The inflammatory reaction is a double-edged sword for SCI repair. We examined whether the collagen scaffold and NSC transplant elicit adverse inflammatory responses. Here, we monitored various indicators of inflammation, including rectal temperature, C-reactive protein (CRP), CD68 (a marker of macrophages (Chedly et al., 2017)) and CD206 (a marker of M2 macrophages (Chedly et al., 2017)). Blood samples were collected from the inner canthus at 0, 1, 3, 5 and 7 days after surgery, and the sera were stored at –80°C for CRP enzyme-linked immunosorbent assay analysis.

Behavioral assessment

The hindlimb motor function of all experimental rats was assessed with the Basso, Beattie and Bresnahan (BBB) locomotor rating scale (Basso et al., 1996). The BBB scale scores range from 0 (complete paralysis) to 21 points (normal motor function). The BBB test was performed by two independent observers blinded to the treatments, and hindlimb function was scored when the rats moved freely in an open field every week after operation. The assessment was performed for 5 minutes. Rats were allowed to move freely based on their spontaneous hind limb movement. A detailed scoring procedure is provided in Additional Table 1 (Basso et al., 1996).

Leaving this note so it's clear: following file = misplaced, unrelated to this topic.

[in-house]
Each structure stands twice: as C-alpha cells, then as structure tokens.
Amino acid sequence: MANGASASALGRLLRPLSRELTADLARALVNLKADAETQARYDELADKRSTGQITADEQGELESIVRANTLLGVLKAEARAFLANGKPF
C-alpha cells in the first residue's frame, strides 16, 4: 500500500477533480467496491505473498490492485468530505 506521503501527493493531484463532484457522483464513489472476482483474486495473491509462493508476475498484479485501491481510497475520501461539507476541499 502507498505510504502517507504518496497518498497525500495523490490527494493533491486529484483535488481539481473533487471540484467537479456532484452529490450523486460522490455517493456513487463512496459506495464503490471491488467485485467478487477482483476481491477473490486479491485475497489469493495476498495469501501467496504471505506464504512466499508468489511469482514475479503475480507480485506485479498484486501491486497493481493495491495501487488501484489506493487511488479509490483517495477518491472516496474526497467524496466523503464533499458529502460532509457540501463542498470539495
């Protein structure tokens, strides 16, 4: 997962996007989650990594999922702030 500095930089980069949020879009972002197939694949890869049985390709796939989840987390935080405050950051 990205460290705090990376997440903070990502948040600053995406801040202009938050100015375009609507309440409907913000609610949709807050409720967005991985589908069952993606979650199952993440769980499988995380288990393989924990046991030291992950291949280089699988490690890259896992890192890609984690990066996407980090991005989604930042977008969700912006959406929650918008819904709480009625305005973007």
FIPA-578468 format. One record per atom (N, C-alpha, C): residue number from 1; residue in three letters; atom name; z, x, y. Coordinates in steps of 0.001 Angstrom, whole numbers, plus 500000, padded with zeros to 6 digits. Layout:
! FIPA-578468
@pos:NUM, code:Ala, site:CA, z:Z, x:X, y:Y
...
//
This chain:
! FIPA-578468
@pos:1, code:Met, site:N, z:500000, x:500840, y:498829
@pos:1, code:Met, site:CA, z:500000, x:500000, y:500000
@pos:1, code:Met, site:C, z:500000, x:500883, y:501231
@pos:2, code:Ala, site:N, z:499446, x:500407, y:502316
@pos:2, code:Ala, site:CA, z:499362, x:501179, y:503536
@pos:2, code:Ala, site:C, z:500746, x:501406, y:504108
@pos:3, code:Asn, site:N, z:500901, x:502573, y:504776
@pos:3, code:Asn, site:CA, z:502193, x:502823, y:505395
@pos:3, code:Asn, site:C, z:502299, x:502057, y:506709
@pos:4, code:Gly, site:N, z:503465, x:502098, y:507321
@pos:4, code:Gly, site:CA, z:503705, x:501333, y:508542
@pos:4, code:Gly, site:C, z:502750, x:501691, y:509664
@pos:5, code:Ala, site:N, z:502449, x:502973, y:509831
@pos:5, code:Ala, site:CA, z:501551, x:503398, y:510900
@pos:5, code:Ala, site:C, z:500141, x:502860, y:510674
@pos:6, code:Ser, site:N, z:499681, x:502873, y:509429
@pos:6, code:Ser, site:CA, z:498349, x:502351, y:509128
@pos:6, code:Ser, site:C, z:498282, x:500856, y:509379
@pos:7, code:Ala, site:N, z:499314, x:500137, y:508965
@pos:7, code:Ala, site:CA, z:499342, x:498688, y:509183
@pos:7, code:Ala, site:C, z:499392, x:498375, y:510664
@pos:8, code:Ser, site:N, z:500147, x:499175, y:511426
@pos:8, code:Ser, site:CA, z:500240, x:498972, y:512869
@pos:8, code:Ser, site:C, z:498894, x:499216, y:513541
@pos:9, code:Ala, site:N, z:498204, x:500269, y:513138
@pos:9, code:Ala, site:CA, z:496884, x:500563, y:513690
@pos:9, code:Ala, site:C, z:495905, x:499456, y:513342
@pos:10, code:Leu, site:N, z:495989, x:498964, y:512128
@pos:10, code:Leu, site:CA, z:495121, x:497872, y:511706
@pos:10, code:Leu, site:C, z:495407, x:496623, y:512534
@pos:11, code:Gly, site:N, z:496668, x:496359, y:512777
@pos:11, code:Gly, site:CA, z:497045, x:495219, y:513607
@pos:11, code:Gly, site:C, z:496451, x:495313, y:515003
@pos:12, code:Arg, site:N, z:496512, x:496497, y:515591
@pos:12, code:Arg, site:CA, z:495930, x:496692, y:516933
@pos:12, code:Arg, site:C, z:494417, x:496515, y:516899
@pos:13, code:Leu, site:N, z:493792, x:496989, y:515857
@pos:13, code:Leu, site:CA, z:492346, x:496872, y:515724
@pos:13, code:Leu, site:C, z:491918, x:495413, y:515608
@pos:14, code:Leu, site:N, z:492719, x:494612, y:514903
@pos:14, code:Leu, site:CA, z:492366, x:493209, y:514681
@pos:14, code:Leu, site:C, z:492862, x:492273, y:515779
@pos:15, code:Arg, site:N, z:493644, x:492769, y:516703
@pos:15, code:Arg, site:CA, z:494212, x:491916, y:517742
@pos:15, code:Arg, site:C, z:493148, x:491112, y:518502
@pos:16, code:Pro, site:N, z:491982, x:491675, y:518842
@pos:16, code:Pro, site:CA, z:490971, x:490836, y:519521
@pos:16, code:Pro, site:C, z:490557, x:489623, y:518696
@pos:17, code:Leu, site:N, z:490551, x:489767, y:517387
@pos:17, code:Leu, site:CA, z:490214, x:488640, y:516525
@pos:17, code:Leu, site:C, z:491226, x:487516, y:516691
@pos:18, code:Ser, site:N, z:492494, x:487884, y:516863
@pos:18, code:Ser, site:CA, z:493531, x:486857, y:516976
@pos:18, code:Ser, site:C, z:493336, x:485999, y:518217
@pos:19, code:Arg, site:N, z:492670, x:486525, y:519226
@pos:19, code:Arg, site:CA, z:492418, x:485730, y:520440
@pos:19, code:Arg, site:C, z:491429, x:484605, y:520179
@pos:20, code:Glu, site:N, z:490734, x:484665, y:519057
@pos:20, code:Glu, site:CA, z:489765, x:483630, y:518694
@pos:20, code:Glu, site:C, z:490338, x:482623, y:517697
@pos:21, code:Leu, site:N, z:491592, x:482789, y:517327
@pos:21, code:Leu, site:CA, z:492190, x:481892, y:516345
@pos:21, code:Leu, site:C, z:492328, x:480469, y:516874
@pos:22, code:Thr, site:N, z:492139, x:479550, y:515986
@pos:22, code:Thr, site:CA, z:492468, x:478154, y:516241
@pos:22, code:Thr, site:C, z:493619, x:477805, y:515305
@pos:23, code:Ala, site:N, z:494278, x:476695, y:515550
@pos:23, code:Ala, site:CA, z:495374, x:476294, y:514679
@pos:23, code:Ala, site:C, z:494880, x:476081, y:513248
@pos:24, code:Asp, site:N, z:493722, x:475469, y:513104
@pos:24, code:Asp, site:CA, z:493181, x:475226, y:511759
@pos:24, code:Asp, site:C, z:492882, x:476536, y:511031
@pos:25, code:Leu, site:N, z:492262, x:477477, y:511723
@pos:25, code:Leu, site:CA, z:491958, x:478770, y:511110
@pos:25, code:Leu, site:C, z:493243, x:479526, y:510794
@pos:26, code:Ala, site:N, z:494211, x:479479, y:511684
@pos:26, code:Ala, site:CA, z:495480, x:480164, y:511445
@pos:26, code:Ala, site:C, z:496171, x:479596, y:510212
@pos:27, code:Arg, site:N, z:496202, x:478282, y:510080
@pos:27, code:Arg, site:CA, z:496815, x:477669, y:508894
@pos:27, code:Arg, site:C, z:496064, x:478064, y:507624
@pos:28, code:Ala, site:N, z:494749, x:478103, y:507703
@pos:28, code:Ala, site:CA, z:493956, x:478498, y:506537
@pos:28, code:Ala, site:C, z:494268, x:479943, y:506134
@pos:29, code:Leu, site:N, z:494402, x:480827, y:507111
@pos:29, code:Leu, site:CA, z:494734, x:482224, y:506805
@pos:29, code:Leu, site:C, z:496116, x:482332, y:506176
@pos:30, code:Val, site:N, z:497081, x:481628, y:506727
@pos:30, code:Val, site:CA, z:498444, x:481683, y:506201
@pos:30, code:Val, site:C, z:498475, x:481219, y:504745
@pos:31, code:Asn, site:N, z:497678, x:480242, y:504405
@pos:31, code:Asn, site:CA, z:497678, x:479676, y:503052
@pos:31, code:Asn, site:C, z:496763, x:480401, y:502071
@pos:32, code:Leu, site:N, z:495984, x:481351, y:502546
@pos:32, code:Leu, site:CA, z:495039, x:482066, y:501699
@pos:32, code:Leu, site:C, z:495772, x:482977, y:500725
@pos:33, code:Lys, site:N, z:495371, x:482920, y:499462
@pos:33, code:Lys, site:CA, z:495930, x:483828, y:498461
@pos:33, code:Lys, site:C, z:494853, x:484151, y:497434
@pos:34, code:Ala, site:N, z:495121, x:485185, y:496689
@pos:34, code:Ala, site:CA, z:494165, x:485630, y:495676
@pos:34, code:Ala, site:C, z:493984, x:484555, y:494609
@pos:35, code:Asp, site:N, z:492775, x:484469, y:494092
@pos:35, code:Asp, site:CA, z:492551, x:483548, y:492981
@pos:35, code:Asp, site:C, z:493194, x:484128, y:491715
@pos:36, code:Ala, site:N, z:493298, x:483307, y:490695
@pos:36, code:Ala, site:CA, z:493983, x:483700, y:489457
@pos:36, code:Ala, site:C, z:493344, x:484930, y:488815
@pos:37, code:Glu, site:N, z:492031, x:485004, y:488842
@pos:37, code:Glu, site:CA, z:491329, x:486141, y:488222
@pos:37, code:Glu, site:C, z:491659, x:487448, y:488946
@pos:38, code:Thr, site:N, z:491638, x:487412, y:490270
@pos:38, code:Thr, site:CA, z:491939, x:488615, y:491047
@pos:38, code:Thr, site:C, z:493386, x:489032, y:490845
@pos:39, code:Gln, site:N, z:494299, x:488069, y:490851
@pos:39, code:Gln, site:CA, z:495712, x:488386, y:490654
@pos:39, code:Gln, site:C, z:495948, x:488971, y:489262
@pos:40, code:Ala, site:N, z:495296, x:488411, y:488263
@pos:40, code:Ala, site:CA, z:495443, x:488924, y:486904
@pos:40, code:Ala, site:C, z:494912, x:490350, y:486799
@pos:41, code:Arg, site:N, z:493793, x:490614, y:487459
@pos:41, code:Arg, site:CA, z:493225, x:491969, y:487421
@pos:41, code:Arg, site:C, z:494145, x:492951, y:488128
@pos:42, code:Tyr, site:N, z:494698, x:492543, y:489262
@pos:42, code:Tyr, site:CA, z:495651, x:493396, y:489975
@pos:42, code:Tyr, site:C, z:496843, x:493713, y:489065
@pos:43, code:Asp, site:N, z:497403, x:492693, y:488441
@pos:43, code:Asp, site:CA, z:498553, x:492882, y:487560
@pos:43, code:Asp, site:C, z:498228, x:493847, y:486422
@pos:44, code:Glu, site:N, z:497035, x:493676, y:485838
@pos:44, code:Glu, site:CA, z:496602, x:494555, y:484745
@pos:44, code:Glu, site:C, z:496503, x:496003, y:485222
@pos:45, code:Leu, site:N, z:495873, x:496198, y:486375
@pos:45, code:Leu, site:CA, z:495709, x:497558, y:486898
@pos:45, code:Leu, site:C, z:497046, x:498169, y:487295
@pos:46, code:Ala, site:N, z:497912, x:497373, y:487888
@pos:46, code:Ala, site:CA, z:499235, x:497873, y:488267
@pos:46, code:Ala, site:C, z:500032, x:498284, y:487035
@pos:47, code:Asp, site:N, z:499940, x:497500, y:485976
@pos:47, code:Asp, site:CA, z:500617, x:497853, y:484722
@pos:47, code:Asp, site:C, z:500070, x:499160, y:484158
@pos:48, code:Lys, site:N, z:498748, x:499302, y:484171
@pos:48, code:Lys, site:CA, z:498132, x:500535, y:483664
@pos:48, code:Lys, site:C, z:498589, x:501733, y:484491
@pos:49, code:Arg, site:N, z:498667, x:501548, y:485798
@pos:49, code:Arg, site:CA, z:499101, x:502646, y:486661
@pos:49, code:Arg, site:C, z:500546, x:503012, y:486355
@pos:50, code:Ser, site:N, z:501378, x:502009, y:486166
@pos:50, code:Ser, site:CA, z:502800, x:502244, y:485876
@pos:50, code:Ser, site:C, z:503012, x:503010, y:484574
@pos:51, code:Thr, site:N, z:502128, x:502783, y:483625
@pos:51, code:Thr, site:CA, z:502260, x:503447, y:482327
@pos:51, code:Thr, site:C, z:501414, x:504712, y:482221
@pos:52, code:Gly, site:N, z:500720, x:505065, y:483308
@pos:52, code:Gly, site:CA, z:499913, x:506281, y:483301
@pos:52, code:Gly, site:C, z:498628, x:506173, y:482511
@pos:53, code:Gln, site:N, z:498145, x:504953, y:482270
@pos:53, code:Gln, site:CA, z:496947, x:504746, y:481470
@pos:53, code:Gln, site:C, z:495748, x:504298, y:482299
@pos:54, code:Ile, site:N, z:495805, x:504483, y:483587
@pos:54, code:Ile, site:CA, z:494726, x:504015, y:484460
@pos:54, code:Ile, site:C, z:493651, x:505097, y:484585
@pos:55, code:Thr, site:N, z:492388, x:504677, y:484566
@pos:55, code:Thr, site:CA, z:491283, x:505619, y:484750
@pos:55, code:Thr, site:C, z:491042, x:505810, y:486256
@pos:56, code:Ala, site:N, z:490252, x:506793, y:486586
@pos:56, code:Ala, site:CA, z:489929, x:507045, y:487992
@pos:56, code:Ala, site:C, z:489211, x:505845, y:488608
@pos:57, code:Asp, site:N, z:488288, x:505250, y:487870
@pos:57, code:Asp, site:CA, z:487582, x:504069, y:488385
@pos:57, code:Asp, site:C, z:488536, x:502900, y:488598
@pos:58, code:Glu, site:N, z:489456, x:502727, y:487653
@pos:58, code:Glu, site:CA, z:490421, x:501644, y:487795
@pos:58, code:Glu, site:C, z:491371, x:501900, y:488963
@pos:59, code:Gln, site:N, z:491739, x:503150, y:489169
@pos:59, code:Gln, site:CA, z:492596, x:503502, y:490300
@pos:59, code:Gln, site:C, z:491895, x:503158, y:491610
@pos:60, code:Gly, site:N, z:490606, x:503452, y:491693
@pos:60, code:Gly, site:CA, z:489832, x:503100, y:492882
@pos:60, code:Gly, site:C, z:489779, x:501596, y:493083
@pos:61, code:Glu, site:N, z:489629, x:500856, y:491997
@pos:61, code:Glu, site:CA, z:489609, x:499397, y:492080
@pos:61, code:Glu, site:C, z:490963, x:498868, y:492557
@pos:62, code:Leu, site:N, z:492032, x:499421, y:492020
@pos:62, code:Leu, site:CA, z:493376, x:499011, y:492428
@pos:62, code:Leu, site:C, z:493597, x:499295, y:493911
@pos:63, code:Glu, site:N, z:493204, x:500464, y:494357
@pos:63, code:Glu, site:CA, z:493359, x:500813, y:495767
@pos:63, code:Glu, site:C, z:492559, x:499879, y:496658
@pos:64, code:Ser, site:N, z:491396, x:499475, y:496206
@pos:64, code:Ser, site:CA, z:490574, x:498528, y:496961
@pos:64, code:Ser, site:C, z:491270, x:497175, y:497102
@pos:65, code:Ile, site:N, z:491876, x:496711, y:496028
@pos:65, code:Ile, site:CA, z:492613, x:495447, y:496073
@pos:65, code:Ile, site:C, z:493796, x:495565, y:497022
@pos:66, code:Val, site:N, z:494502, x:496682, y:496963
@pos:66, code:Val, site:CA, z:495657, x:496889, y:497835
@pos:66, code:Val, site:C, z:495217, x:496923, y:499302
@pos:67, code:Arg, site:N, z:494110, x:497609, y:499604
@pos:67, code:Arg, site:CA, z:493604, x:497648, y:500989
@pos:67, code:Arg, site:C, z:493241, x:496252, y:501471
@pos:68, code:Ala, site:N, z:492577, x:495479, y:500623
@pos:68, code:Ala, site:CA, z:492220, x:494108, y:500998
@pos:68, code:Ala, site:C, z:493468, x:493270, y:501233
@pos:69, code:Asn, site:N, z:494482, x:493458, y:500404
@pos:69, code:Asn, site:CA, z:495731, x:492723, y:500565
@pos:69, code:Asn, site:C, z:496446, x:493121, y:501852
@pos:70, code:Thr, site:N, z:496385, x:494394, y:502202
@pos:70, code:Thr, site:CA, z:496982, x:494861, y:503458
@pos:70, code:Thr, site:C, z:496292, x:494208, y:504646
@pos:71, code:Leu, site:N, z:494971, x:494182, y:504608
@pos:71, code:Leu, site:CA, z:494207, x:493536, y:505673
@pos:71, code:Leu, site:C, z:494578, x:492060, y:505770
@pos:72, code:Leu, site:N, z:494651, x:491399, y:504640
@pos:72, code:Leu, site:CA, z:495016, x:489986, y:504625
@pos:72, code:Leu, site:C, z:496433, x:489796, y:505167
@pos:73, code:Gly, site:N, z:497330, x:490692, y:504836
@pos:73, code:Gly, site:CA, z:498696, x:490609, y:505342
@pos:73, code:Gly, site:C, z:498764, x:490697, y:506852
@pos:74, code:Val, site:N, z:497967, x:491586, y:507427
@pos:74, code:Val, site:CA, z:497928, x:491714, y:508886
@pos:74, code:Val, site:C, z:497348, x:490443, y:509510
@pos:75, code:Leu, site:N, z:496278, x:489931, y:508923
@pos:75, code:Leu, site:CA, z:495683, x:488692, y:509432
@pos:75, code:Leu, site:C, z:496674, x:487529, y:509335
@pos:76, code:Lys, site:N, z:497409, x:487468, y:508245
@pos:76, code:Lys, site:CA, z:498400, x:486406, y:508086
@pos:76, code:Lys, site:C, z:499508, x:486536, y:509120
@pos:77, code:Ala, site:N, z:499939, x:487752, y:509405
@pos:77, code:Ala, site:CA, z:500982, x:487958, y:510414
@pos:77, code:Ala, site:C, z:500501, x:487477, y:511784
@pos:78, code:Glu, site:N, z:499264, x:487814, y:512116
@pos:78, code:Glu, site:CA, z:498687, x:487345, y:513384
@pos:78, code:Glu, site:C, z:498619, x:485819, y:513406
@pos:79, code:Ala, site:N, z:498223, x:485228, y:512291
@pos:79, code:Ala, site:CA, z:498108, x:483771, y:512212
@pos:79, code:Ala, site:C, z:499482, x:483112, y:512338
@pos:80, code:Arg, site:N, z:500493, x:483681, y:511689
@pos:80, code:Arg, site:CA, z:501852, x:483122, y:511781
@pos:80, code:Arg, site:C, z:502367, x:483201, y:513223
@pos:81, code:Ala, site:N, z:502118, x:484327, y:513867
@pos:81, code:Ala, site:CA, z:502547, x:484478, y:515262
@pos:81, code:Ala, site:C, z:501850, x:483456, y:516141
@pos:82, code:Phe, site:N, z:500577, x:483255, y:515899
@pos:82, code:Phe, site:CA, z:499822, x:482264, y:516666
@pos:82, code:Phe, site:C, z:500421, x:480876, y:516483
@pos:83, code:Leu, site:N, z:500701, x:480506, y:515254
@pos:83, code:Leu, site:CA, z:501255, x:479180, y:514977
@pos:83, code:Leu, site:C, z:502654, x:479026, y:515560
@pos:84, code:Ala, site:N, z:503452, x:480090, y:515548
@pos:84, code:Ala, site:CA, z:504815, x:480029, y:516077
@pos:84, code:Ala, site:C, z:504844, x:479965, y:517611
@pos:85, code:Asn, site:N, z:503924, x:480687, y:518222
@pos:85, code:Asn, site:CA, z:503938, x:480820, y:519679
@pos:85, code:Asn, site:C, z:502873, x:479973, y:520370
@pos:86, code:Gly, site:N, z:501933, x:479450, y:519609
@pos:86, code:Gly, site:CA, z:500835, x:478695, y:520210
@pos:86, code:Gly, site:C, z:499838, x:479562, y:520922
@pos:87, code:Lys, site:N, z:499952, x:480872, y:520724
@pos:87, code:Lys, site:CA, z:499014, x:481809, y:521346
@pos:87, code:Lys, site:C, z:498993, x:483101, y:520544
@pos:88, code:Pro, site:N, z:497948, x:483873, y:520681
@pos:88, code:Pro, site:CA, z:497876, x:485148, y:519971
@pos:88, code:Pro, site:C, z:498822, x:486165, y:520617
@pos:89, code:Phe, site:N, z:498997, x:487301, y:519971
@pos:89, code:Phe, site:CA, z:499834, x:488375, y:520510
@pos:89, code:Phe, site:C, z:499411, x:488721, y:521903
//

T1-32
Additional Table 1 Basso, Beattie and Bresnahan locomotor rating scale

Statistical analysis

GraphPad Prism version 6.0 (GraphPad Software, San Diego, CA, USA) was used to estimate significance and produce graphs. The data are presented as mean ± standard derivation (SD) from a minimum. A one-way analysis of variance was performed followed by Tukey’s post hoc test for pairwise comparison if the data were normally distributed. A P-value < 0.05 indicated statistical significance. Three replicates were done for each experiment.

Results

Characteristics of collagen scaffold with axially-aligned luminal conduits

The collagen scaffold with axially-aligned luminal conduits was fabricated as a cylindrical scaffold of 3-mm diameter and 3-mm thickness, with axially-aligned luminal conduits for directional axonal growth and promoting connections between distal and proximal axons (Figure 1A and B). SEM images showed this collagen scaffold had uniform sponge-like pores, suggesting that it should provide enough space for the adhesion and growth of seeded cells (Figure 1C and D). Figure 1E shows a sketch of the mold for preparing the collagen scaffold with axially-aligned luminal conduits.